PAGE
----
Make way for pedestrian: an examination of driver-pedestrian interaction in the sociophysical traffic environment in a Mexican city
LUCAS, MARC YANCY
DirectorCORRAL VERDUGO, VICTOR
Aragones, Juan Ignacio
MetadataShow full item record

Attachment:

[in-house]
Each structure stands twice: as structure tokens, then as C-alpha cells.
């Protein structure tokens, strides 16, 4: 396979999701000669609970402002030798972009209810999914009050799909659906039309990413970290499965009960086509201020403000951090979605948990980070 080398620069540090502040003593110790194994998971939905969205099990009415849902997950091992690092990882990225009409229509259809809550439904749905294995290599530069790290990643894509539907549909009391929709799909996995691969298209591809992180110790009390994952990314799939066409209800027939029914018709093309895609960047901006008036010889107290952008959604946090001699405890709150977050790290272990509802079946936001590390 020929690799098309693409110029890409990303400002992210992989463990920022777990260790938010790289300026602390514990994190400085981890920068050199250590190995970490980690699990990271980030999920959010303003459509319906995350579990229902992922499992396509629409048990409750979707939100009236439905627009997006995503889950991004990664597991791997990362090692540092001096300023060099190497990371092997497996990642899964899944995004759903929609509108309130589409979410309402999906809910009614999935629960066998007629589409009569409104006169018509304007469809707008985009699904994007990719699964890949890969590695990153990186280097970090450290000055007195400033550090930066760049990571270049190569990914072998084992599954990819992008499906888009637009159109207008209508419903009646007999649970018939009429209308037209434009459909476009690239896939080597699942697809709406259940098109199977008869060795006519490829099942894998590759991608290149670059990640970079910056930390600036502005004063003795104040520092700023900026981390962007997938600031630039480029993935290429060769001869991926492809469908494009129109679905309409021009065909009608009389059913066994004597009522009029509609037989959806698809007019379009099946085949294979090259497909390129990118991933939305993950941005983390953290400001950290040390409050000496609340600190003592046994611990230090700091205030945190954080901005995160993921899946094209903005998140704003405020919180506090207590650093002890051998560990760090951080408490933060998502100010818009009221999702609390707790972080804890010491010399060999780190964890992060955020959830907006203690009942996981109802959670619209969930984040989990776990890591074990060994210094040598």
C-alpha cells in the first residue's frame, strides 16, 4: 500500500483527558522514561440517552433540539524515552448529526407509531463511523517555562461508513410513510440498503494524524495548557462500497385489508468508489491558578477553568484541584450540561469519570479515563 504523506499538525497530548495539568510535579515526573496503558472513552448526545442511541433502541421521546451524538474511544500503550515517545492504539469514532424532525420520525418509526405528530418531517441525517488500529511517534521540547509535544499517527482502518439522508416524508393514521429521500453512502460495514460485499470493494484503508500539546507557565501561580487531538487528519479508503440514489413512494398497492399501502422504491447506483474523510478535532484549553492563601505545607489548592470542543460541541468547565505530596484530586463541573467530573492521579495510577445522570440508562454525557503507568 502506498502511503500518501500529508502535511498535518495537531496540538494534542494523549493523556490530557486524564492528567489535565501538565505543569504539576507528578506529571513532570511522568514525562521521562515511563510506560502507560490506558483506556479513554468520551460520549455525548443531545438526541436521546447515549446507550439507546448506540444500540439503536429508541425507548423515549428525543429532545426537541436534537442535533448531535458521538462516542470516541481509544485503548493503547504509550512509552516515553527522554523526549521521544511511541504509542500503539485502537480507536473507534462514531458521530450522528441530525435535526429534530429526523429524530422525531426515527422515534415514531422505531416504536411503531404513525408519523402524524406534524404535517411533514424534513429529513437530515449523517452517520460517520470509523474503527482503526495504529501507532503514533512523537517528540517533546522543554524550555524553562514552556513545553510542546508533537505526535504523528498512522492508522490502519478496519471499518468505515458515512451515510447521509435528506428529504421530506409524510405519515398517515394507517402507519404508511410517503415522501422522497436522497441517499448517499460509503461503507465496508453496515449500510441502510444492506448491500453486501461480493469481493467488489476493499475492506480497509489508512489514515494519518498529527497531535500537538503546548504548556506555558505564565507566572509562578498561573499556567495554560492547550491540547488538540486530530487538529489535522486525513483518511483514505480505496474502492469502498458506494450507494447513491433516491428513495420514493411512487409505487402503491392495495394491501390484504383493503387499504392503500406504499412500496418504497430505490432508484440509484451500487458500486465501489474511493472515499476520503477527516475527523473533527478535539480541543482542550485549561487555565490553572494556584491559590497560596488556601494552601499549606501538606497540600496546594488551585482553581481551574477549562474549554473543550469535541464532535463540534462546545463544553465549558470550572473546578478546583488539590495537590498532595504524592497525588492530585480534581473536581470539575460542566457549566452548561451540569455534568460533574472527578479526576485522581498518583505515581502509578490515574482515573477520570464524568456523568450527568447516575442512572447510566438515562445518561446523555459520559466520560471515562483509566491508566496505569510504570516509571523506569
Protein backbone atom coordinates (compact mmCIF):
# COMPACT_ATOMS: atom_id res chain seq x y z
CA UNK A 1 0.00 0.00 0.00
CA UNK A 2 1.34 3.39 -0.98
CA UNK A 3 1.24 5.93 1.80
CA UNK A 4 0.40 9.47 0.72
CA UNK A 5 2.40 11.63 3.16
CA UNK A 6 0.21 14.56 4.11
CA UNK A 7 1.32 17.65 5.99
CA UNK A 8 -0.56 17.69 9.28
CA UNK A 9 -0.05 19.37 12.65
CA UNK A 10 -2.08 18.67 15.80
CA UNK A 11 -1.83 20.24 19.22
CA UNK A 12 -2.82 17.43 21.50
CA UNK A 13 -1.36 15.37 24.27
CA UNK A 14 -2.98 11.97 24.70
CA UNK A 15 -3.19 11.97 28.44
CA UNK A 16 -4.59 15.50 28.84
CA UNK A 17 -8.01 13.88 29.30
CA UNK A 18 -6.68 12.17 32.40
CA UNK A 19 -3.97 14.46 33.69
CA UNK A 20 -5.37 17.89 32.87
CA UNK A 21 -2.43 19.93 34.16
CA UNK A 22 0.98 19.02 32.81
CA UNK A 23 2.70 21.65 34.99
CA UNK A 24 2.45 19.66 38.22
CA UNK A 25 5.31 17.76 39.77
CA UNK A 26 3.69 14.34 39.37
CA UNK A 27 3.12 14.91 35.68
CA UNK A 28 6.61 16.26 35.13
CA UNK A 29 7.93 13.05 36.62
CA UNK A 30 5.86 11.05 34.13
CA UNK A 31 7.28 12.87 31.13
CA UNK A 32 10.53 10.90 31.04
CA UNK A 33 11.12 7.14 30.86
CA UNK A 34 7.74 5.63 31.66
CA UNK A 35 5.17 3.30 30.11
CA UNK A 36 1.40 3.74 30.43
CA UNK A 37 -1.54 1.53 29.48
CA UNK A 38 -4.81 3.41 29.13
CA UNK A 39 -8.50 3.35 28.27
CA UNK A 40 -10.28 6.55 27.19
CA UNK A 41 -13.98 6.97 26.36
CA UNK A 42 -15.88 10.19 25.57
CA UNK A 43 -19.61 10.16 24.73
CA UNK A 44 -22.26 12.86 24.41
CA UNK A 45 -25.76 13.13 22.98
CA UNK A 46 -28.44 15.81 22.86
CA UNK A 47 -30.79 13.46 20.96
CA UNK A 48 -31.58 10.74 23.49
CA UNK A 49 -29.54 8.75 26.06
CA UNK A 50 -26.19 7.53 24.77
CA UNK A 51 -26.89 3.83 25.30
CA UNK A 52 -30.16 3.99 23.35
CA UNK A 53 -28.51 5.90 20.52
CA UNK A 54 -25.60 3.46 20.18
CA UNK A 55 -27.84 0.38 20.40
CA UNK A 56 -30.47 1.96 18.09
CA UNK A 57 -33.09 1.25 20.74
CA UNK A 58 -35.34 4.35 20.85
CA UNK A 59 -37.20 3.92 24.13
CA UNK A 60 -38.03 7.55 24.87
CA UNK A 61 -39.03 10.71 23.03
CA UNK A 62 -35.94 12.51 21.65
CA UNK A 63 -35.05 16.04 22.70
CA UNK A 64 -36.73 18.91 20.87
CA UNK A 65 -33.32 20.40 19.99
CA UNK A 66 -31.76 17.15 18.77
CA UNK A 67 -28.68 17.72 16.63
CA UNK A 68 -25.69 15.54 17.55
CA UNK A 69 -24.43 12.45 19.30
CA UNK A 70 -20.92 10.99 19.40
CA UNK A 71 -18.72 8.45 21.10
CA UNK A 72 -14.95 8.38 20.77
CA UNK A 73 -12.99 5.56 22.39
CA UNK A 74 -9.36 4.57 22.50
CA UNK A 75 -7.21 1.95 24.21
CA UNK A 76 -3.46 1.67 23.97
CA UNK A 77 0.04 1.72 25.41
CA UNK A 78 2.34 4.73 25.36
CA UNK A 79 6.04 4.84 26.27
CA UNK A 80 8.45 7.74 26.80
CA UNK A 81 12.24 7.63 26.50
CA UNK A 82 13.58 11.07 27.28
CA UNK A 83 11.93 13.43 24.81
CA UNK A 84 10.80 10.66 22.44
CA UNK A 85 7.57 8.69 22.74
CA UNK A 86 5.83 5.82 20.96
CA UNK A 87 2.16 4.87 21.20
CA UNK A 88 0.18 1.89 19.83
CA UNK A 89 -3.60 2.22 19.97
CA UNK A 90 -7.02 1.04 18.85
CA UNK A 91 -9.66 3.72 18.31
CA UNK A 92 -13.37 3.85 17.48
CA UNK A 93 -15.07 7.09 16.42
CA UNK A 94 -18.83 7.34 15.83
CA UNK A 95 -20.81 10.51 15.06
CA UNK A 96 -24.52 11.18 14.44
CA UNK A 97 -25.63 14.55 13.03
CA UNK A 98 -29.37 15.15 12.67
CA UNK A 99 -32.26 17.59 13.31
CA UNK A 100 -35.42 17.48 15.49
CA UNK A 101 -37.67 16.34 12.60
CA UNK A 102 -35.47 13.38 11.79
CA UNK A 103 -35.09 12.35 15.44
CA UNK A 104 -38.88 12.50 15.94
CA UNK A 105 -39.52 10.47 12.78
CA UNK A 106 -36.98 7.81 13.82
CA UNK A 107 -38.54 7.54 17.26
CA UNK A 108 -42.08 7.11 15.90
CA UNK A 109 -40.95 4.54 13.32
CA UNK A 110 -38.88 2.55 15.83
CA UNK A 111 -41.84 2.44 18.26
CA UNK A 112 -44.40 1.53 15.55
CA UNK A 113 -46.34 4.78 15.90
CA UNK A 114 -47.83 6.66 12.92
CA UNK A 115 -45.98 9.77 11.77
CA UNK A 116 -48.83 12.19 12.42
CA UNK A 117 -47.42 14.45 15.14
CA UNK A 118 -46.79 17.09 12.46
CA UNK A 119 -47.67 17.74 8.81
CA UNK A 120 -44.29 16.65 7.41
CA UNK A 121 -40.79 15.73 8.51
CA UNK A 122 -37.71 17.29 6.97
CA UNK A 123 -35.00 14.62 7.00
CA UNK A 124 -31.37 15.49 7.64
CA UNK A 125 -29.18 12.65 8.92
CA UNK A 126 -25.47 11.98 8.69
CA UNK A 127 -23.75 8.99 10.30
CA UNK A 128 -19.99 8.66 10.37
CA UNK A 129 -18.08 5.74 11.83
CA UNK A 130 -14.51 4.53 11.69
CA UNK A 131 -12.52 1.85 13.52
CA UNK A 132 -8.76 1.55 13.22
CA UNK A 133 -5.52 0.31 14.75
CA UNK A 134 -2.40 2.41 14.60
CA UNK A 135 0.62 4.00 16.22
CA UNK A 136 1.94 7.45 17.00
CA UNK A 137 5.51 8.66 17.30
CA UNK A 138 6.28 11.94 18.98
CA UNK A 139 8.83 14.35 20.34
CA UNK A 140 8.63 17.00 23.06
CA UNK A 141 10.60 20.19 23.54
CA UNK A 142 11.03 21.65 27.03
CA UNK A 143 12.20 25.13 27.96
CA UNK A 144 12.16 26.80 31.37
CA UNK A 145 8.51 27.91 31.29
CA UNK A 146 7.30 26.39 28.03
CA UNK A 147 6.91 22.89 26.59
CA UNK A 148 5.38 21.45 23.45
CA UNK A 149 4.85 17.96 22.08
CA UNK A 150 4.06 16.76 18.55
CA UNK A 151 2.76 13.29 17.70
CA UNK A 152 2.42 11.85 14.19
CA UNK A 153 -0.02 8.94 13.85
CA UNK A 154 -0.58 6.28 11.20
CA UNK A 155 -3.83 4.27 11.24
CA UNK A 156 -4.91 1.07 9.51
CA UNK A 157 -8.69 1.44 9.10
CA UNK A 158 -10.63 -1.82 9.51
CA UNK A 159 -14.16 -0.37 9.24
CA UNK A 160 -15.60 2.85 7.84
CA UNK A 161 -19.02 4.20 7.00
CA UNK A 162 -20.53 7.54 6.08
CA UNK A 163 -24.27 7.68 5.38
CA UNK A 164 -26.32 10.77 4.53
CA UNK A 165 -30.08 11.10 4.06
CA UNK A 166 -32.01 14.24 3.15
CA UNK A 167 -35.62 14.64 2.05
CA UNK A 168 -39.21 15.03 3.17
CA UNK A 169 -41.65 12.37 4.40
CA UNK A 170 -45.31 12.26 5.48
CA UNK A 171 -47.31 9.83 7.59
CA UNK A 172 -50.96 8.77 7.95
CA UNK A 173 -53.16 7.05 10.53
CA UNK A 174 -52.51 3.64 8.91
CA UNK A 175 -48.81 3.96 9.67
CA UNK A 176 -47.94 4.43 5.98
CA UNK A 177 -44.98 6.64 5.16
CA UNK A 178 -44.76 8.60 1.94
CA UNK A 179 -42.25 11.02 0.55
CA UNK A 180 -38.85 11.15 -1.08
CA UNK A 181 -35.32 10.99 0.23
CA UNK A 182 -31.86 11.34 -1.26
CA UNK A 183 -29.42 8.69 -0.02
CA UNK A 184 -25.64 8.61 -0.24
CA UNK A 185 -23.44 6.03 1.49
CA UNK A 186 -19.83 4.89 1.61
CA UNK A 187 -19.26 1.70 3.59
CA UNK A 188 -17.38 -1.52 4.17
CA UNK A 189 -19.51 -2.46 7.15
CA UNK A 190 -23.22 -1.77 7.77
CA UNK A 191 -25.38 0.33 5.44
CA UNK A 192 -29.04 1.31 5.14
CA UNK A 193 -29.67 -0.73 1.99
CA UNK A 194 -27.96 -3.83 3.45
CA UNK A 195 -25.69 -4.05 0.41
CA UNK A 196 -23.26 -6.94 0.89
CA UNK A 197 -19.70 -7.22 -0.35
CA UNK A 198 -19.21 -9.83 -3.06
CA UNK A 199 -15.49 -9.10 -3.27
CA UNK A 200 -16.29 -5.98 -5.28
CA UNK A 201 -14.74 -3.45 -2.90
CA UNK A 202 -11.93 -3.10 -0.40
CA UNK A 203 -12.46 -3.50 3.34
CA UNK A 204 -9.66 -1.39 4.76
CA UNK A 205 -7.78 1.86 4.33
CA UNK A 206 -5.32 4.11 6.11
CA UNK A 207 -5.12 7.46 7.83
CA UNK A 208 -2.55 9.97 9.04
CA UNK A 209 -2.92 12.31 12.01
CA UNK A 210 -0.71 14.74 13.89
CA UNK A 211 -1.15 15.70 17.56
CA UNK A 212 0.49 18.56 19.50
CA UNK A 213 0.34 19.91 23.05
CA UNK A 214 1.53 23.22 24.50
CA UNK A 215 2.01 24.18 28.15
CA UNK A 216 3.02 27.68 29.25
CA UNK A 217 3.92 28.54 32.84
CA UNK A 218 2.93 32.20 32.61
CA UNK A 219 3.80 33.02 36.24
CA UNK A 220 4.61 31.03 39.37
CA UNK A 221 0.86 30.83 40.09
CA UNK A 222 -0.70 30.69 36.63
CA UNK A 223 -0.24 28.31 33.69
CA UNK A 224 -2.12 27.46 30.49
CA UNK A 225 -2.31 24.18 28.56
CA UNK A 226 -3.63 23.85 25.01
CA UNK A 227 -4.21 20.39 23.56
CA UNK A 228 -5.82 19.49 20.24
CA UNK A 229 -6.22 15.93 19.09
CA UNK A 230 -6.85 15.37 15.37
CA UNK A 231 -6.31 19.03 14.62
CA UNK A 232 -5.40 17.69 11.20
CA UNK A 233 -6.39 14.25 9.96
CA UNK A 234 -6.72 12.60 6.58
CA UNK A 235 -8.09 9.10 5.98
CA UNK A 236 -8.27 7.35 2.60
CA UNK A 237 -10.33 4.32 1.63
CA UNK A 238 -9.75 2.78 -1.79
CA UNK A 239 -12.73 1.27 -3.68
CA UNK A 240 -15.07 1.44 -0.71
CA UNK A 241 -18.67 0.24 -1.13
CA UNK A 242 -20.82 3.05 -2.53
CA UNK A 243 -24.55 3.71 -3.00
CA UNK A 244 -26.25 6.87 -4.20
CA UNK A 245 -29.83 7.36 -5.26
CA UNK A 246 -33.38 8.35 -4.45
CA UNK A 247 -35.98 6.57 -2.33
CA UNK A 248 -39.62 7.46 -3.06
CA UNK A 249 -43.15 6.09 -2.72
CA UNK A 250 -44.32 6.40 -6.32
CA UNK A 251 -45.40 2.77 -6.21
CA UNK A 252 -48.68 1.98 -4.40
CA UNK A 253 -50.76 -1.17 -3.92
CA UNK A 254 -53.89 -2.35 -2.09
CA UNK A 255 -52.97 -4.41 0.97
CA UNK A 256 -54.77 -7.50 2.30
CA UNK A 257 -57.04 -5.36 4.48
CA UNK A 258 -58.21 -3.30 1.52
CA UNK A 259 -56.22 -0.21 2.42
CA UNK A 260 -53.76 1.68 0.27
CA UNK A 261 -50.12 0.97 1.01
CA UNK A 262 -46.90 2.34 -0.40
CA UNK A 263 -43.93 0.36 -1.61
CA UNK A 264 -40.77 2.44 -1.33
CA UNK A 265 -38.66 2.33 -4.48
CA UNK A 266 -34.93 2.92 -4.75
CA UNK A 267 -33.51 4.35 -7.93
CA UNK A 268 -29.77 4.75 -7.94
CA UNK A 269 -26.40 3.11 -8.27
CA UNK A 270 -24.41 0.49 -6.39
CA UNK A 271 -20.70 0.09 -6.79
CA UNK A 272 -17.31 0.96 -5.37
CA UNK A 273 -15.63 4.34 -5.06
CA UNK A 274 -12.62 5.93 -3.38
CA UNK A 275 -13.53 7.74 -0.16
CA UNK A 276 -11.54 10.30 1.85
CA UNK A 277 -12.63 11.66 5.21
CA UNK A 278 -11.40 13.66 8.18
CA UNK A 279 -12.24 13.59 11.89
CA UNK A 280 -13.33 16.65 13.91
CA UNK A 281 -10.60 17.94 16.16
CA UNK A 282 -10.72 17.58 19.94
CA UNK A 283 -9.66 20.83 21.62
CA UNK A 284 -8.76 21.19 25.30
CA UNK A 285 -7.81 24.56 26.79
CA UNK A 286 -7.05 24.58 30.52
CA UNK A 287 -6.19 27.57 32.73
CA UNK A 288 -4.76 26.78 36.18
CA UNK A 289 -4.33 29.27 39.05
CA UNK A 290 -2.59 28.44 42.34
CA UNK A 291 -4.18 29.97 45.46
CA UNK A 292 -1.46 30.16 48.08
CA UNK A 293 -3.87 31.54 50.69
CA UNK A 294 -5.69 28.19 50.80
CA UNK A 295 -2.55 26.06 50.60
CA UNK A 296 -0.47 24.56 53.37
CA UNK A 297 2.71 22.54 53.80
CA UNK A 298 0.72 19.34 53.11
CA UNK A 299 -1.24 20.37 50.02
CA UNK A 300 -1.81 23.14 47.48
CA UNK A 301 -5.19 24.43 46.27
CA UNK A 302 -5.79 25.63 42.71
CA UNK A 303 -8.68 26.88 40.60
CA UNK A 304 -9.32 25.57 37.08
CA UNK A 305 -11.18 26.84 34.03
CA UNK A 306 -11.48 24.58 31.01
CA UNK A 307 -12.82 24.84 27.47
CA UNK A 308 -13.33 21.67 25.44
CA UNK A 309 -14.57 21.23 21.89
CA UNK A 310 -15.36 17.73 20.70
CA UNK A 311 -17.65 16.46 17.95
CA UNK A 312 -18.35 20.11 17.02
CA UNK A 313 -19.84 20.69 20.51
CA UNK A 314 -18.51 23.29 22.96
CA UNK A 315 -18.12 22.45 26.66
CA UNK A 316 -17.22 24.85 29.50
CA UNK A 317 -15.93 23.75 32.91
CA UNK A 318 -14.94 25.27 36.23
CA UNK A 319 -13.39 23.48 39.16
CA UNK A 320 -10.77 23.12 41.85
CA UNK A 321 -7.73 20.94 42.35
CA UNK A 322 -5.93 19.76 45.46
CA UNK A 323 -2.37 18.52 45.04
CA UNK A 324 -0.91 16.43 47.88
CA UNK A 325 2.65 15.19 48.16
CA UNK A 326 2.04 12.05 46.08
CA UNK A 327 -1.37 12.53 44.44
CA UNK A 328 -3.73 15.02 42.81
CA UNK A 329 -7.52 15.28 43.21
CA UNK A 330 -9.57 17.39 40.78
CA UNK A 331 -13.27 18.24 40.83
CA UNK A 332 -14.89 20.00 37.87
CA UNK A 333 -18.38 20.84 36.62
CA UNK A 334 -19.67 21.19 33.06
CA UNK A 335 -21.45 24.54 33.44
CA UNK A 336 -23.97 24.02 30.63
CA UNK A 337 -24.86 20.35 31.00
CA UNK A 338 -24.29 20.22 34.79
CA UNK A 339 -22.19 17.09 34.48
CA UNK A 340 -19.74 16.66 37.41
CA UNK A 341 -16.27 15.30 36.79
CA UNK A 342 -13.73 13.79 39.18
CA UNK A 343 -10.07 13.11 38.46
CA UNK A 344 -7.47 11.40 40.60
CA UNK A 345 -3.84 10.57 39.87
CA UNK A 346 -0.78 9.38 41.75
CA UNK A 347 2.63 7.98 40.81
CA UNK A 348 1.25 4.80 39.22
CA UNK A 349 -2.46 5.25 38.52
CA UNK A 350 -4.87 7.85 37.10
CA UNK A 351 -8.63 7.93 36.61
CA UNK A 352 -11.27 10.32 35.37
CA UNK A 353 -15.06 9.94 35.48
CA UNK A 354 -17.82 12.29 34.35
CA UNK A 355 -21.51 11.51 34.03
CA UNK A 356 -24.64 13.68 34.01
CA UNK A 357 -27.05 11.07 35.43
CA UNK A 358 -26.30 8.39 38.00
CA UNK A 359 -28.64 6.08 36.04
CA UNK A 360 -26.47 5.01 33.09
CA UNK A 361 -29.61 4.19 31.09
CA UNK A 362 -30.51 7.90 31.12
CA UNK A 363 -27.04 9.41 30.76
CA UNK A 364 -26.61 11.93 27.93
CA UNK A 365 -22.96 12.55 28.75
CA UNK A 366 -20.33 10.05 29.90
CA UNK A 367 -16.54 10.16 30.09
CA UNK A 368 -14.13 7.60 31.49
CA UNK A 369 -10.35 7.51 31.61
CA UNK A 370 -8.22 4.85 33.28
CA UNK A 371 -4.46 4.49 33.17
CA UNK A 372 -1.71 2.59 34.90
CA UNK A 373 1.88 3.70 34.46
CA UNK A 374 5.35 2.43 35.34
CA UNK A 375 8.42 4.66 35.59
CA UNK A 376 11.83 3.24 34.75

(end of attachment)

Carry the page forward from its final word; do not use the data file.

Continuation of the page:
Motor vehicle accidents involving pedestrians represent a serious public safety concern throughout the world. Studies suggest the problem may be more pronounced in developing nations and low-income communities. Recently, traffic studies have shifted focus away from isky driving (i.e. aggressive and distracted) towards more positive aspects of driving behaviors and attitudes (i.e. pro-social and forgiving). However, the relationship between the sociophysical environment and these positive aspects has not been extensively examined. This study will apply Positive Environment Model to the phenomenon of driver-pedestrian interaction (DPI) in a northern Mexican city across three distinct socioeconomic locations (SELs: low, medium, and high). Part I consists of a non-experimental, correlational examination of driving behaviors and attitudes as they relate to psychological wellbeing and sustainable driving environments. Correlations were assessed using a structural equation model derived from a probabilistic sample of 350 drivers (based on city population). Part II consisted of a quasi-experimental manipulation of the socio-physical environment and examination of its effects on DPI. Independent variables (positive signage and prosocial prompt) were intentionally manipulated to observe their effects on the dependent variable (positive and negative interactions). The non-probabilistic sample was selected by convenience, consisting of a of four weeks of observation (pre- and post- baseline as well as two weeks of treatment at target location).